Hands On Physics
The Great Bungee Jump
Core Project
Step 5: Applying Mathematics Overview
This page shows how to use a mathematical model of the bungee jump and to
compare your data with the model.
The mathematical model is a computer spreadsheet that can calculate the
position and motion of a bungee jumper at different times during the jump.
To model your setup, you must supply certain information specific to your
jump. If the model seems to work for your tower, perhaps you can apply it
to jumping out a building.
You don't need to understand the mathematics of the model to use it. But
if you are interested, go to the explanation
in the Concepts section.
The Story, Continued
Our intrepid HandsOnPhysics students were trying to determine whether
a bungee cord could be used as an escape device to get out of a high rise
building in an emergency. A small scale model is great for investigating
what happens to a weight attached to a bungee cord, but cannot directly
tell what will happen to a full sized bungee jumper. Nobody wanted to volunteer
to jump out of a high rise tower to test the bungee jump escape device,
so our students needed a mathematical way to predict what would happen during
the jump. In this investigation you will compare your data to results predicted
by a mathmatical model of the jump and use the model to predict what might
really happen.
Experimenting With the Model
1. Look at the spreadsheet model. Open the model called "Bungee
Model." You need ClarisWorks 4 or later to run this model.
The output of the spreadsheet model is a graph that looks like the
following:
Figure C6
Spreadsheet Graph
This ia graph of the height of the bungee jumper as a function of time.
The solid red diamonds represent your data. The open blue diamonds are the
heights predicted by the mathematical model. This particular graph shows
reasonably good agreement between the data and the model.
The input to the mathematical model is the set of cells in the upper
left of the spreadsheet that look approximately like the following:
Parameters time height
Height of mass at start 2.50 m 0 2.50
Height of mass when bungee cuts in 1.25 m 0.16 2.33
Height of mass at rest 0.83 m 0.51 1.34
Size of mass 0.5 kg 1.01 0.01
Time step size 0.02 sec 0.72 0.44
Air friction 0.1 kg/m
The numbers shown above are from an experiment students ran in a test
of this unit.
2. Adapt the model to your experiment. Wherever there is a bold number
in the spreadsheet, you need to enter your own data. The graph and
all the other cells are computed from the bold numbers you enter.
First, add the first four of the parameters you have
measured:
 Height of mass at start.
 Height of mass when bungee cuts in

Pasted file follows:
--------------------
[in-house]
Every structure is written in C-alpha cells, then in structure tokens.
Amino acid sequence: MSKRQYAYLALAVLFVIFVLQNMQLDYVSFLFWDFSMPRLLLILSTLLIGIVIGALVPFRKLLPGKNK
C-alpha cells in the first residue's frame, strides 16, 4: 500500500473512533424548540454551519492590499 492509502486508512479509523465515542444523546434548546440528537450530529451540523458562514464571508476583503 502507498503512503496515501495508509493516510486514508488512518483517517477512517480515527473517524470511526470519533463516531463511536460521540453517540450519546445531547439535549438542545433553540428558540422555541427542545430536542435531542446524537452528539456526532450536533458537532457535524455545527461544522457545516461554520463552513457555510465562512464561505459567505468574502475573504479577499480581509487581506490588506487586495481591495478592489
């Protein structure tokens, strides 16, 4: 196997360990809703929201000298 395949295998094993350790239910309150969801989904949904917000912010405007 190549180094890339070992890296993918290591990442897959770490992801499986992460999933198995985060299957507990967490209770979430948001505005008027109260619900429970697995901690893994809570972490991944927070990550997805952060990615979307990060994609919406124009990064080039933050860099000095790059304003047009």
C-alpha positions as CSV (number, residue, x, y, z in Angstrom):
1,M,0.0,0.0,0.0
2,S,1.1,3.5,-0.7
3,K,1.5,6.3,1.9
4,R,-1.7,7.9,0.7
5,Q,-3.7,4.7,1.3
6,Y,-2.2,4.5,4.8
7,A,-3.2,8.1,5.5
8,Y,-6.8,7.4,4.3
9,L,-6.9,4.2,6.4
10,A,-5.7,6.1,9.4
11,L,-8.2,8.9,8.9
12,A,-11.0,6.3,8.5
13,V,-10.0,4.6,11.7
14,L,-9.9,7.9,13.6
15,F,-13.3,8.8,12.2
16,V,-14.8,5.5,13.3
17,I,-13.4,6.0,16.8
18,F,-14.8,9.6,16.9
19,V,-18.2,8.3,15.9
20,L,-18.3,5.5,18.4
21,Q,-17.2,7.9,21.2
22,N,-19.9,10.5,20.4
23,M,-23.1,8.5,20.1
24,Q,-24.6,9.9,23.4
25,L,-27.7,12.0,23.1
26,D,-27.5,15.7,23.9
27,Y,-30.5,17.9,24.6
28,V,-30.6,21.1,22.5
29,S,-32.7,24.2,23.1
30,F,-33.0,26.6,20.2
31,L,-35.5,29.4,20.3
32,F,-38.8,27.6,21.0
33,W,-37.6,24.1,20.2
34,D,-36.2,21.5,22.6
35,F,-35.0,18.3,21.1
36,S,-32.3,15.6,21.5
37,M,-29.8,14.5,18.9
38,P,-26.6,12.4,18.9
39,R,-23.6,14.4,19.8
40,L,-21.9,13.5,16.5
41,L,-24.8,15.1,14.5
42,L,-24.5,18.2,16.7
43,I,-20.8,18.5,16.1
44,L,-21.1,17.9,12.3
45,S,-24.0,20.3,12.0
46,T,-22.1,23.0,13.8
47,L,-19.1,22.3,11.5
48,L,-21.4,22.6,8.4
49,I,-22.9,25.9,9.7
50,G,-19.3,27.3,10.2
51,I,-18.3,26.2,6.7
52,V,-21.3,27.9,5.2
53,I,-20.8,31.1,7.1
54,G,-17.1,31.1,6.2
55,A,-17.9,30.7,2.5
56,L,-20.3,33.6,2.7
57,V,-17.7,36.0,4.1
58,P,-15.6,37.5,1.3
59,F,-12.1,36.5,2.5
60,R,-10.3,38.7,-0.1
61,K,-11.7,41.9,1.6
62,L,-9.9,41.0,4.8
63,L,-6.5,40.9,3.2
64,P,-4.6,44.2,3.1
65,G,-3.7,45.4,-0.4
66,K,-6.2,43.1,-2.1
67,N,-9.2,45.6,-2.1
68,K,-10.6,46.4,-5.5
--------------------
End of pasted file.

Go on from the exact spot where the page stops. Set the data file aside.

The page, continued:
Height of mass at rest
 Size of mass
For the time being, leave "time step size" at .02 and set "Air
friction" to zero.
3. Put in your data. Add your values for the height at various times
starting in cell D4 and D5 and going down. This example shows four pairs,
but you should have more and thees can just extend down as far as you like.
As soon as you enter a pair, you should see that shown as a red point on
the graph.
Note that one point is automatically added at the top of the table. This
corresponds to the hieght of the jumperr when the timer starts. Do you see
where this comes from?
4. Look at the results. Compare the results calculated by the model
to your results. Examine the effect of changing the time step size. See
what the effect is of adding air friction to the model by entering different
values like 0.1 and 1. Vary the parameters to get the best match between
the model and data.
Answer the following questions:
 Are the calculated results and your data similar?
 Did the mathematical model predict that the lead metal weight would
stop short of hitting the floor? (Check the minimum height)
 How do the times and heights computed by the model compare to your
measurements?
 Out of all of the parameters, which one do you know the least about?
 How can you "fine tune" your mathematical model to make
it better represent your data?
5. Extend your results to the Great Bungee Escape. Now that you have
a model that is fairly accurate, you can determine what might happen in
another bungee jump. Imagine you jumping from a tall burning building. Adjust
the model for a building that was 1,000 meters high. Use a 500 m bungee
cord and your body mass. Adjust the "height of mass at rest" until
the you just reach the ground.
Remember, you want the jumper to be slowed to a stop just at, or just above
the sidewalk, so look at the mimimum height. You also want the jumper to
be lowered as gently as possible. Look at the maximum force exerted
by the bungee cord. Compare this force (measured in newtons) to the force
exerted by gravity (the weight of the jumper in newtons). How many times
his own weight will he be subjected to? Can you make this force smaller?
Using the model, answer the following questions:
 Would the largest force be uncomfortable?
 What is the effect of changes in air friction?
 What might cause differences in air friction between one jumper and
another?
 Would a 10% error in any parameter have a bad effect on a jumper?
What about 2%?
Pick a position either for or against recommending that a building owner
equip her building with bungee cords for emergency escape in the event of
a fire. Base your arguments on your investigations.
Previous Page  Up
a Level  Index  Next
Page